Although she has been having fun, Lina says that if given the chance to continue playing once she returns to Germany, she doesn’t think she would have enough time because of previous obligations (such as taking clarinet lessons and working with children in her community).
Overall, the main differences Lina has found between American and German sports are the lack of school sports teams in Germany and the emphasis on football here, as opposed to soccer in Germany. As to how she feels about those differences, Lina says that while she misses being able to see Germany participate in the soccer World Cup, she does enjoy the spirit of the school sports teams we have here.
Exchange student's dream coming true
BY AMELIA MCAVOY
Sept. 20, 2021
After a turbulent year where foreign exchange students had to be sent home due to the Covid-19 pandemic, Bonny Eagle is happy this new school year to welcome new exchange students to the school!
Maja Modzelewska is one of the seven exchange students joining us for the 2021-2022 school year. They come from Germany, Ukraine, Kazakhstan, Mongolia and Poland. Maja is one of two Polish students. She has come to us all the way from Warsaw.
Maja (pronounced My-uh, like Maya) is excited for the opportunities that being a foreign exchange student brings, like being able to make friends from across the world and being able to improve her English skills. She also says she has always wanted to “check if it is the same as in the movies.”
In December 2020, Maja applied to be a foreign exchange student and she arrived in America on August 22, 2021. To prepare for her exchange year in America, she was expected to fill out an application, write a letter to her host family, and take many doctor trips to ensure that she was in good health. However, Maja has really been preparing for a trip to America since she began learning English at only six years old!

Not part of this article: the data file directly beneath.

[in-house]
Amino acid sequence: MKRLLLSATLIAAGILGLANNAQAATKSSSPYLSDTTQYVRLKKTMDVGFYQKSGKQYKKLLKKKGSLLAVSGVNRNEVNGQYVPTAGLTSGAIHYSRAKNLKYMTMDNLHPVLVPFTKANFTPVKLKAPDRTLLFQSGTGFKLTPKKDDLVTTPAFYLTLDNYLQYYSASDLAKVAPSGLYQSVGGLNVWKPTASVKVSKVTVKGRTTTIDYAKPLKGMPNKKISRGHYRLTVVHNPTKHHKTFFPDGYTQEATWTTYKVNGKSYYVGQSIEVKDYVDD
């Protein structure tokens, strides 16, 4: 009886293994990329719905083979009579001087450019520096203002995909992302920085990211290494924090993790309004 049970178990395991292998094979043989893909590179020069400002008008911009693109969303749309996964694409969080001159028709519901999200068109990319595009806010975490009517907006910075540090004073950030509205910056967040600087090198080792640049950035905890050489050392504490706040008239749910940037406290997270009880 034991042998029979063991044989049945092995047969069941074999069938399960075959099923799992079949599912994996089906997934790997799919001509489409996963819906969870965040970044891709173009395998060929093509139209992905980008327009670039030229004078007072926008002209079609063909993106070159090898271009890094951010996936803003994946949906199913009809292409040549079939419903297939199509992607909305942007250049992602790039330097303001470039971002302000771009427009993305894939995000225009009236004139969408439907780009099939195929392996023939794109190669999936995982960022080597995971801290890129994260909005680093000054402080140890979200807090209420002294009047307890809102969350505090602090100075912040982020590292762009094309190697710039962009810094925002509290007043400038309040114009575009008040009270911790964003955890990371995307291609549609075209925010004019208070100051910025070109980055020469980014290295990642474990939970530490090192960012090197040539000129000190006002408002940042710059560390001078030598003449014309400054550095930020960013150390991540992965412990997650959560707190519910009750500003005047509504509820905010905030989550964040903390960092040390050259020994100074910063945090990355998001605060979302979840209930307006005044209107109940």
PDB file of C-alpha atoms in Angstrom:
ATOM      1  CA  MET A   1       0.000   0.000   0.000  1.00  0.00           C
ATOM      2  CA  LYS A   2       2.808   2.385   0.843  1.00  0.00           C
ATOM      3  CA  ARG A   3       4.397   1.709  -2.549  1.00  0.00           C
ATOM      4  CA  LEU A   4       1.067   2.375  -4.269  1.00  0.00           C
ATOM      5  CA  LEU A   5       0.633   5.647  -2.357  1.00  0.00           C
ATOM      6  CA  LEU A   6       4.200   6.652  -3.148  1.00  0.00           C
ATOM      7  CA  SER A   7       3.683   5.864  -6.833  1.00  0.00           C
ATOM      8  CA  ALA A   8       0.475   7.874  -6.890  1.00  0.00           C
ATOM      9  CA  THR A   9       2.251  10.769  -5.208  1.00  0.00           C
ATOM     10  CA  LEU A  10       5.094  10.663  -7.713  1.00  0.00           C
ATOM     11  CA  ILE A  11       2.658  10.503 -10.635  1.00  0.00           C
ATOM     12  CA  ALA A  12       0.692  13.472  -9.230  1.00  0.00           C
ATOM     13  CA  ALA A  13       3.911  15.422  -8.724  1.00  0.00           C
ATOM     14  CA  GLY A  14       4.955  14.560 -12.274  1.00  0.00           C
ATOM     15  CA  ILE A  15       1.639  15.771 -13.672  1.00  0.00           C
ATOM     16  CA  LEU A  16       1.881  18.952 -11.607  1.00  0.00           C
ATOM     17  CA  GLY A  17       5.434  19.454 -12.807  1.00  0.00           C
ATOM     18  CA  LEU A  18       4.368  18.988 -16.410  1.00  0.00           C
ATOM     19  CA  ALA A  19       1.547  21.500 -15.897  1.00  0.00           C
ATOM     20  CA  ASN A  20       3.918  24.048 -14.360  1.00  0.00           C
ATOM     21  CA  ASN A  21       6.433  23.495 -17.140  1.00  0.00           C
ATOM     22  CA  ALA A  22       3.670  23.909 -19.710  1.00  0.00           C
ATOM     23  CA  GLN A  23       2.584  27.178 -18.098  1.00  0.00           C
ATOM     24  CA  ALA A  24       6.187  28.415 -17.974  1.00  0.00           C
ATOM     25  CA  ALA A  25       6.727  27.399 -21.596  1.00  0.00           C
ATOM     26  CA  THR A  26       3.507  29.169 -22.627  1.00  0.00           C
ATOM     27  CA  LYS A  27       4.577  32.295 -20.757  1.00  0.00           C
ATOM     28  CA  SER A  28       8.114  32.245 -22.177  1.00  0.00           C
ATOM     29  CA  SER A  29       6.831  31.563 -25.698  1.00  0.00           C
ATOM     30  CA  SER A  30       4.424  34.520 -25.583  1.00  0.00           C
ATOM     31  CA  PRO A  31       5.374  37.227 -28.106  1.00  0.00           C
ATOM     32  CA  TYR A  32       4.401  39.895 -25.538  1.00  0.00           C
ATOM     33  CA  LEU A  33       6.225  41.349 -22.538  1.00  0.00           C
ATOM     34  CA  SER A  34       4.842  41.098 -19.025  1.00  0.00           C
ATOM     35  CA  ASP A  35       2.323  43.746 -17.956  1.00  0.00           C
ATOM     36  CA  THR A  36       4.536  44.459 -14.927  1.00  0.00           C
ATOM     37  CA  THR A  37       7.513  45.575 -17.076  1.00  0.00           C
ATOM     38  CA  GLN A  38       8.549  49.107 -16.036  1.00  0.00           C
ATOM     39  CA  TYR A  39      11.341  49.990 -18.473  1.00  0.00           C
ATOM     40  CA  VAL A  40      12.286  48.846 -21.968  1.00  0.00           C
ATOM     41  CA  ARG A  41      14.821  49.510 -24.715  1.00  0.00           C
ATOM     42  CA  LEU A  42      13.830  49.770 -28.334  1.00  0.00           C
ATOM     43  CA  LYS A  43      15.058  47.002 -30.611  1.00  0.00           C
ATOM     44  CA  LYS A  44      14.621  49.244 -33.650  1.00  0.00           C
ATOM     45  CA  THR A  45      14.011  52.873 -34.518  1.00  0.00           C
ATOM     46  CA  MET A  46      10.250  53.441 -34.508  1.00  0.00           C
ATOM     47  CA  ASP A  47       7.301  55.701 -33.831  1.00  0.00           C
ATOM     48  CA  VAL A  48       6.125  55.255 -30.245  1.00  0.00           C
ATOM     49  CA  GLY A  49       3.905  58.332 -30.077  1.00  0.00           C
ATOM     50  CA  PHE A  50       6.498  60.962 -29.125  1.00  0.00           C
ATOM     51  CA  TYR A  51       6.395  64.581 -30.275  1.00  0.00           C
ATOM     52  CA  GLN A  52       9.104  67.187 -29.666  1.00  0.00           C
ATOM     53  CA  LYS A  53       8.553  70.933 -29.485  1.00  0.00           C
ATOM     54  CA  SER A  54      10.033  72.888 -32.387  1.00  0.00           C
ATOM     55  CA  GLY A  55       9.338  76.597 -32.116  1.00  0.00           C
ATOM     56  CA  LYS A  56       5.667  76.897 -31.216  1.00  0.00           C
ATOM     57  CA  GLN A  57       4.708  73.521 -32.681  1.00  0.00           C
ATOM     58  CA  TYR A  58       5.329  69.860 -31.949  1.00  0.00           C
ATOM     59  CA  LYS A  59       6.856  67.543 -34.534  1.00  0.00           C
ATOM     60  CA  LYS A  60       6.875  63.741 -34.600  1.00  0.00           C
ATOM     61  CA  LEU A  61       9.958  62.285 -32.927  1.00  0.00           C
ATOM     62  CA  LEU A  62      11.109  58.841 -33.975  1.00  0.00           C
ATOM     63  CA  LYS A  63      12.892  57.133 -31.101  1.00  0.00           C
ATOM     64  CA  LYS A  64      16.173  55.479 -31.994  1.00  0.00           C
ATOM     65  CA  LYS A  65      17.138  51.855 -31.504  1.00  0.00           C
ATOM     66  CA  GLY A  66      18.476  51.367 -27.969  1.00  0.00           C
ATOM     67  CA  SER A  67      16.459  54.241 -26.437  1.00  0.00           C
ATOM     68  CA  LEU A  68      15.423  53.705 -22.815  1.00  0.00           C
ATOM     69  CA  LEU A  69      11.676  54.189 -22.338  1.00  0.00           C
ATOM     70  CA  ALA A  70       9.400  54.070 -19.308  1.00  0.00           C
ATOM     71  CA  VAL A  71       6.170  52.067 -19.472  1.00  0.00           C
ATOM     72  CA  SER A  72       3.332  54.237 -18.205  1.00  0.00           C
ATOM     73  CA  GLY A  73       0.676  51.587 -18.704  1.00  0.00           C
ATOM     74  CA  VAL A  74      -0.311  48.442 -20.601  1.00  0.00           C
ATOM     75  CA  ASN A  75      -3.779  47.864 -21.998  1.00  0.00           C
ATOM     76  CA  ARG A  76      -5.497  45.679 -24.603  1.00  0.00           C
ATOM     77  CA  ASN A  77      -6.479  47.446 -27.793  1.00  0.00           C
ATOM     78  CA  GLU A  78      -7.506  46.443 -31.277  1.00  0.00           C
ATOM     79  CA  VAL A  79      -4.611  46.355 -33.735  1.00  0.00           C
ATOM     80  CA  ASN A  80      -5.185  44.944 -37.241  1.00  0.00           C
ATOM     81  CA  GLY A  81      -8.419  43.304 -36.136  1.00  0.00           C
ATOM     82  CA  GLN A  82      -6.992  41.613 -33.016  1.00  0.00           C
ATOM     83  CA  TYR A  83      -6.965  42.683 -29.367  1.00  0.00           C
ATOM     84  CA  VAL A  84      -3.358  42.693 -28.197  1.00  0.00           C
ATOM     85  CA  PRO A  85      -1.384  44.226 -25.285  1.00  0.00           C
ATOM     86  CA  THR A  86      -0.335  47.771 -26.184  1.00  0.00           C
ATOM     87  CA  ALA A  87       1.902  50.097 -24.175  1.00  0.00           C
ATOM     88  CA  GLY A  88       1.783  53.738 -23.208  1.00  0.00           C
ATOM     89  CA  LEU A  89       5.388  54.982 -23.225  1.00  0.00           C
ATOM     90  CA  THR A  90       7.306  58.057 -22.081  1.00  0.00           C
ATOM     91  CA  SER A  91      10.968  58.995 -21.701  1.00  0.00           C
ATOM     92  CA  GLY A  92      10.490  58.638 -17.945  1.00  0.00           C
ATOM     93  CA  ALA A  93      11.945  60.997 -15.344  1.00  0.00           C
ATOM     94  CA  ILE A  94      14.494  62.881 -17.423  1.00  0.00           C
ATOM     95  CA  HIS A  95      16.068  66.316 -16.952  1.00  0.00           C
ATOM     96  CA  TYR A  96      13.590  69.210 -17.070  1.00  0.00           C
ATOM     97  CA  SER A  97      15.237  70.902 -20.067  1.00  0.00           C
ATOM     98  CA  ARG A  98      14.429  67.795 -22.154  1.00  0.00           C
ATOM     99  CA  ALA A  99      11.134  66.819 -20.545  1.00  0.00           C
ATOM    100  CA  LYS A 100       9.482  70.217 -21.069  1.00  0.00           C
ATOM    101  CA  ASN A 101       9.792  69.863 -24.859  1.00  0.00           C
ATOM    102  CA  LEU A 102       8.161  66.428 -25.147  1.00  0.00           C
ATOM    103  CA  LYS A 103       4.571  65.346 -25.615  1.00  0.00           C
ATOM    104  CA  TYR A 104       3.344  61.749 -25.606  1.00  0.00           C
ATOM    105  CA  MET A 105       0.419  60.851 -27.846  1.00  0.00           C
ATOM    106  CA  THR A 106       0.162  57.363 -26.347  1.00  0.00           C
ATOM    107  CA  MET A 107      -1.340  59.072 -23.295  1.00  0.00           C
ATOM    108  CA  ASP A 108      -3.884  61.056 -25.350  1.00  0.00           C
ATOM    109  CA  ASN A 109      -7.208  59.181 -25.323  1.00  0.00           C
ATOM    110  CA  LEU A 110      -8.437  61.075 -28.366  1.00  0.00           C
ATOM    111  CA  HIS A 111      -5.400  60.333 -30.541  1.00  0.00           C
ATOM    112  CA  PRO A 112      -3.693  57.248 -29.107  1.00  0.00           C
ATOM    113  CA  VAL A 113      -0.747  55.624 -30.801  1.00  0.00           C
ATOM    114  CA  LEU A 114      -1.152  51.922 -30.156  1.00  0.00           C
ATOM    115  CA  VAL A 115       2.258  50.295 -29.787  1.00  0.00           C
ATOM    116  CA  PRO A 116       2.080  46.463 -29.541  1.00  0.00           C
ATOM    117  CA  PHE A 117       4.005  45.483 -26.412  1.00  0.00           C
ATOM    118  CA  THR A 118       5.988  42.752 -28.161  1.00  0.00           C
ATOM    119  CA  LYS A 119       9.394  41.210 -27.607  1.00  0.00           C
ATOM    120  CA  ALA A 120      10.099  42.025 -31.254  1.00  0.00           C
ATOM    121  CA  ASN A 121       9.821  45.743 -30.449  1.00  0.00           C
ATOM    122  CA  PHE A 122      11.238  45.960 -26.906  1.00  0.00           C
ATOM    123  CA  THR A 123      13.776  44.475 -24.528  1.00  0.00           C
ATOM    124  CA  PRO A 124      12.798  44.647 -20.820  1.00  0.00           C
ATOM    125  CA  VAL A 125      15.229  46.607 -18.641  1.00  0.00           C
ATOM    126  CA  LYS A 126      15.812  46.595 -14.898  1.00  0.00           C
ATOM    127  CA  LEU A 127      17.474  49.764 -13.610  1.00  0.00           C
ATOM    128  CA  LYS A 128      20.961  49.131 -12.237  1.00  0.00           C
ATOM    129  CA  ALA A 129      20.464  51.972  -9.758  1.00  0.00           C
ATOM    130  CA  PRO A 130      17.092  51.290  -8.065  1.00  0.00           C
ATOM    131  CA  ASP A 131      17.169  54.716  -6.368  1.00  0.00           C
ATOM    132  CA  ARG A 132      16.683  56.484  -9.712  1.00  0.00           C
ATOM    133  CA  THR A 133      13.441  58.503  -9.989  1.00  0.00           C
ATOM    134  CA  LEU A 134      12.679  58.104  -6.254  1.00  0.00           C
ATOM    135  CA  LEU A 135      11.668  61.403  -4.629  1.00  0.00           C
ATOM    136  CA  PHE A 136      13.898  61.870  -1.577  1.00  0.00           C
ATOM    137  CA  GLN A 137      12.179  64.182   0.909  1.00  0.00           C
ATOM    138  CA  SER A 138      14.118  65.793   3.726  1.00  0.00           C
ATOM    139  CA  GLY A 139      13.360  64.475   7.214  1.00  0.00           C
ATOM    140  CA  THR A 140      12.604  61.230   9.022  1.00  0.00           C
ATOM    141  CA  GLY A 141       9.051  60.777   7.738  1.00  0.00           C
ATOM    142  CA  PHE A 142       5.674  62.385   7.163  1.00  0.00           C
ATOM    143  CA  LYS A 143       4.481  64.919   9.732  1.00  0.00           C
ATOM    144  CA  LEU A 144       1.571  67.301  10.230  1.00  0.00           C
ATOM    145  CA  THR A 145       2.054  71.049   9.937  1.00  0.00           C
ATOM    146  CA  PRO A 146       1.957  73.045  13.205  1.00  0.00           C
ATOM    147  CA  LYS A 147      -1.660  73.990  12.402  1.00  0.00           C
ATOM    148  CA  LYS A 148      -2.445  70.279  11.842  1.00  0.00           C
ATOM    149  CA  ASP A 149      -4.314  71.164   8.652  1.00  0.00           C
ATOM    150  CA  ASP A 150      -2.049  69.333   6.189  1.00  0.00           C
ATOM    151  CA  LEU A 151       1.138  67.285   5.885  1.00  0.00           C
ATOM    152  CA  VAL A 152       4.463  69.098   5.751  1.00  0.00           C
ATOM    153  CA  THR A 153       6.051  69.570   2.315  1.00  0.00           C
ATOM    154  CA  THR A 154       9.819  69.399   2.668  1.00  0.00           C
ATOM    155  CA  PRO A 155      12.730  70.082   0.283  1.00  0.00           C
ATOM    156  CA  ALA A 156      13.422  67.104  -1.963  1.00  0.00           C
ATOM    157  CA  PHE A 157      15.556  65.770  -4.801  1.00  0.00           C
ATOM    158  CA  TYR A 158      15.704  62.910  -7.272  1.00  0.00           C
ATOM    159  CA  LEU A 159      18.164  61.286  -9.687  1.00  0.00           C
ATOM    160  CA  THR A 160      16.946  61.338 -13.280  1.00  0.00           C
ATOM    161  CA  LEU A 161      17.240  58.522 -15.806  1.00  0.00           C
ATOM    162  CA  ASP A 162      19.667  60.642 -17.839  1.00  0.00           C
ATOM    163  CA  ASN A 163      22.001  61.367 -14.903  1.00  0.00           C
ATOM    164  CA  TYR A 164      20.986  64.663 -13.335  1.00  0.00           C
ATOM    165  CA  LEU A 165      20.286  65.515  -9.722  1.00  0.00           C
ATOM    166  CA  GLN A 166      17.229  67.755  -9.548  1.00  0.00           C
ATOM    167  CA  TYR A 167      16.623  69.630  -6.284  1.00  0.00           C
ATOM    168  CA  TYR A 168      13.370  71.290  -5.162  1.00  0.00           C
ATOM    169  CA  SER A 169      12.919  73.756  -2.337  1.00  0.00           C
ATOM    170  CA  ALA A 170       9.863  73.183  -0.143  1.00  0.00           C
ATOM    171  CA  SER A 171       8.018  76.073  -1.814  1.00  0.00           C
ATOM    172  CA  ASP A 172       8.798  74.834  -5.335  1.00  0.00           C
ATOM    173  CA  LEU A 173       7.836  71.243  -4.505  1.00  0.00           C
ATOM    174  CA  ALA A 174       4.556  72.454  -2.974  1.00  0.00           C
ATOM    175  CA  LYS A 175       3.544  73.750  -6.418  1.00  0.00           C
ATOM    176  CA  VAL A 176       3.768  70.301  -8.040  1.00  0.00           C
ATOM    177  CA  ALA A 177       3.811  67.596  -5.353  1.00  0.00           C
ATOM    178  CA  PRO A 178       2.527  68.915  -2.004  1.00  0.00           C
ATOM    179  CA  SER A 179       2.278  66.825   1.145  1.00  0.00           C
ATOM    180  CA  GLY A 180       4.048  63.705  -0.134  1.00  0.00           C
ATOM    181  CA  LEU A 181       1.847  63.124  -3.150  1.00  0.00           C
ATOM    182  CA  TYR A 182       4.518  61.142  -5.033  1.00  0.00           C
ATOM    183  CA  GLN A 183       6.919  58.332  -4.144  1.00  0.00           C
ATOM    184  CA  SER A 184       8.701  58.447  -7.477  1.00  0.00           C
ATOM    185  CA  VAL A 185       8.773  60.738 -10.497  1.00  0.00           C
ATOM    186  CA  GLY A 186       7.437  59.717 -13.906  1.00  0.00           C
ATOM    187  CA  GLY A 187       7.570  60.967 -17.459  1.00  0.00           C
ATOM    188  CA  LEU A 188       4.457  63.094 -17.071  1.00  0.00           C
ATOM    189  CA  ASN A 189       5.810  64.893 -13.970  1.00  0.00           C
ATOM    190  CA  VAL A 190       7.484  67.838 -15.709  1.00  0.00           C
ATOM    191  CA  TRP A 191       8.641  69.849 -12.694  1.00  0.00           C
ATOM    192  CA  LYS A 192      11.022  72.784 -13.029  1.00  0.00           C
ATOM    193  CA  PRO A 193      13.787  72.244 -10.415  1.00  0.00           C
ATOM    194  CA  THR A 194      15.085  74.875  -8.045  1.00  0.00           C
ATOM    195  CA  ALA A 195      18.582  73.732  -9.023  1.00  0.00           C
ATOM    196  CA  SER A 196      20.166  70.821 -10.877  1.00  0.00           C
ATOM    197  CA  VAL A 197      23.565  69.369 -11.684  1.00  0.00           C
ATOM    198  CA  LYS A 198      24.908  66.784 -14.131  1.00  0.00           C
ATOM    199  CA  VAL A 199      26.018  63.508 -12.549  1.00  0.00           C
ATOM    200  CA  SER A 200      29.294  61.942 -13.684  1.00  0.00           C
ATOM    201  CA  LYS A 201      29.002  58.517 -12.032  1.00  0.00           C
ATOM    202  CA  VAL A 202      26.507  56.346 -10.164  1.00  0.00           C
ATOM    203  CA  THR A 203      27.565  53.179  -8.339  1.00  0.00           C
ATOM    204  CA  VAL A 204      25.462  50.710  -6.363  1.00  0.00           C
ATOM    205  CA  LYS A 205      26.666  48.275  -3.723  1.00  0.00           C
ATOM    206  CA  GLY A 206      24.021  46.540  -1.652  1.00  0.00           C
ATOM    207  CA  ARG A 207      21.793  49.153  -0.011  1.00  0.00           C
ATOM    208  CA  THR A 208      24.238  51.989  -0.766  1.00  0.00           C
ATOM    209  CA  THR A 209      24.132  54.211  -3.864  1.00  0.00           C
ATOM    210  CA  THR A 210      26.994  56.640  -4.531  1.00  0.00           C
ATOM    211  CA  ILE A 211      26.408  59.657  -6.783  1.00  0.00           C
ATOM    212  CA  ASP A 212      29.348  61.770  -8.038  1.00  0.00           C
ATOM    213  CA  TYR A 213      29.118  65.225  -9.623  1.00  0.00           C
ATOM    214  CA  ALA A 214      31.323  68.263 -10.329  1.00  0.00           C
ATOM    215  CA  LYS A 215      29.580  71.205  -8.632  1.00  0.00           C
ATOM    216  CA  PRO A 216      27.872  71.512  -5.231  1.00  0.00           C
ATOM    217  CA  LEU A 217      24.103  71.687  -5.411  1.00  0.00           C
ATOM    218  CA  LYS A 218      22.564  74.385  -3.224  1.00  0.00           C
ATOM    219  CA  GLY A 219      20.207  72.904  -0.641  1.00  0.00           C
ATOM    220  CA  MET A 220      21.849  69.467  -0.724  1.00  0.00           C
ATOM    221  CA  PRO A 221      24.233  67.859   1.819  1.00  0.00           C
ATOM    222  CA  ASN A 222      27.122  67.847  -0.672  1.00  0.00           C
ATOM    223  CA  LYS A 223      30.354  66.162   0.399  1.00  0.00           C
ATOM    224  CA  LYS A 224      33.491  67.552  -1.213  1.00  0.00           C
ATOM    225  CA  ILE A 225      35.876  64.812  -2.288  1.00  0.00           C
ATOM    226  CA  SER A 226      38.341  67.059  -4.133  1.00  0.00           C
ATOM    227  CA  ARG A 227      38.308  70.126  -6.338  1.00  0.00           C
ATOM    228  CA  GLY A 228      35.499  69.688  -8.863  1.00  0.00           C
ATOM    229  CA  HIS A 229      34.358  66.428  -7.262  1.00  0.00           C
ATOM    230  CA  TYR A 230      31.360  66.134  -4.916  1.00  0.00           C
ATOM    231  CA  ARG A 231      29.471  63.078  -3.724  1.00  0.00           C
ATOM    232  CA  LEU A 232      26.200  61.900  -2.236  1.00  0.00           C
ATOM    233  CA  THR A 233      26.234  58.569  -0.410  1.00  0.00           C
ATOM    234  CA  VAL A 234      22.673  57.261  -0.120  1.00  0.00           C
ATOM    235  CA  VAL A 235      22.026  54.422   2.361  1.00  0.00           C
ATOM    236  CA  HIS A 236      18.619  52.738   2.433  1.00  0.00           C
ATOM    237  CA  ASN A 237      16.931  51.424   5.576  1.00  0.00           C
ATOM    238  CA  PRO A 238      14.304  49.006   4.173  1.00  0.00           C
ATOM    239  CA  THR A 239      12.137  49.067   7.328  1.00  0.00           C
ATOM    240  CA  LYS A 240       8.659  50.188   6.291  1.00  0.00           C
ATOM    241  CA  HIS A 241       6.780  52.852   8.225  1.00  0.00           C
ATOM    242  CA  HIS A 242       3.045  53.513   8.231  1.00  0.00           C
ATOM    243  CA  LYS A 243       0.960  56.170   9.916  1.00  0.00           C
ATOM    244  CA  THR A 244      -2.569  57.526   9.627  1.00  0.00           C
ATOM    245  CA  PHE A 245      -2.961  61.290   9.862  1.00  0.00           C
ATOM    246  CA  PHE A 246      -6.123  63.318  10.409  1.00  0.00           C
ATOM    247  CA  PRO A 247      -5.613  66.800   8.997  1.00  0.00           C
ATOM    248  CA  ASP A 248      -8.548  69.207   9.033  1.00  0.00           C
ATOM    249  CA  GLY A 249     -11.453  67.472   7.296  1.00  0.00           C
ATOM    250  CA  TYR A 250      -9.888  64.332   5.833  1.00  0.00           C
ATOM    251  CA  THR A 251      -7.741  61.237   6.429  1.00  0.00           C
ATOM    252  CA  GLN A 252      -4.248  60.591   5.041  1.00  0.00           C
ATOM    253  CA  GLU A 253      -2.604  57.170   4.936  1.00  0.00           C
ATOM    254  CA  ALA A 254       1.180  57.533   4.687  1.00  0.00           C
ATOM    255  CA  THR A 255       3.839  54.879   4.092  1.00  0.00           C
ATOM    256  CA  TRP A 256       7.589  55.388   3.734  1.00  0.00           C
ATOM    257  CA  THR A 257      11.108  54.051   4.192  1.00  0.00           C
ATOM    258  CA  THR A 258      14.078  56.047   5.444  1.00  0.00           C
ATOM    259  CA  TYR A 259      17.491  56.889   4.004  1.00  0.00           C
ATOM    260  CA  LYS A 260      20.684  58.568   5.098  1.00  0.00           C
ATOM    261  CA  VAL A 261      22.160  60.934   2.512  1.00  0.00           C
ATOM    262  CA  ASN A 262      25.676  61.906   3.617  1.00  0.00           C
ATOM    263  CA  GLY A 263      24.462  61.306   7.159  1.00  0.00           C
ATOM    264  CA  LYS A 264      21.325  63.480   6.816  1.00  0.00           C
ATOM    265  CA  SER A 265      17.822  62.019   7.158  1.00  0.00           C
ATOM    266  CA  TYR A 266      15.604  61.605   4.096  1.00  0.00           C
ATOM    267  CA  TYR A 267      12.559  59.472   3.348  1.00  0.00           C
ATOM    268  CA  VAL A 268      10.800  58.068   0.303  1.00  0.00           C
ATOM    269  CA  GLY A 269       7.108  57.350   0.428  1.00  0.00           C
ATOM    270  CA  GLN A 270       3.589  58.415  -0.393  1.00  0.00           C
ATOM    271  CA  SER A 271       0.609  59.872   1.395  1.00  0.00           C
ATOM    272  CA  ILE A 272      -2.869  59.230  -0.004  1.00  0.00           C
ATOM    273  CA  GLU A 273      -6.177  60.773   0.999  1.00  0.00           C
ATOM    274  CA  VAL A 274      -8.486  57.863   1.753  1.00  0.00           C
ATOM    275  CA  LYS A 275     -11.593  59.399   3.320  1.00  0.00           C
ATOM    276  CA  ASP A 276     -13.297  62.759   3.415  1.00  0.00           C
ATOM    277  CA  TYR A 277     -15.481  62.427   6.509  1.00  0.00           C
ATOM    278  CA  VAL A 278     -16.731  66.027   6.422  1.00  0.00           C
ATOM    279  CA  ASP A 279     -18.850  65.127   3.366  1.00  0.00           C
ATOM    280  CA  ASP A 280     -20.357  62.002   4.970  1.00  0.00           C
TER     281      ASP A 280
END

So far, the biggest difference Maja has noticed between Poland and the U.S. is the landscape. Warsaw is a large city with lots of tall buildings and a population of 1.7 million. Maine, on the other hand, has fewer people in the entire state. With few cities around, Maja has been able to enjoy the rural landscape with its beautiful beaches and mountain views. In Poland, public transportation is the way most people get around, but in Maine, a car is necessary. Another big difference Maja noticed between the two countries is the food. She says Polish people typically eat healthier. For example, in America, fast food is a common meal.
In Maja’s opinion, Bonny Eagle is very different from her school in Poland, but she enjoys it because there are “so many opportunities here. Bonny Eagle has a huge variety of classes that you can choose. You can do whatever you are interested in. You can develop your hobbies.”
In Poland, students are expected to take more classes at a time, 14 as opposed to 5, and they do not have artistic classes such as theater and photography. At Bonny Eagle there are also more opportunities to do activities outside of school. Already, Maja has signed up for art lessons and she is also on the volleyball team.
There are lots of things to appreciate about Maine and America in general, but Maja says that her favorite part so far would have to be “that people are so open-minded and nice to each other.” While it is not customary in Poland, in America it is not out of the ordinary to walk up to someone and compliment them or ask them about their day. Maja has enjoyed this aspect of American life in particular and has appreciated the kindness she has encountered from the Bonny Eagle community.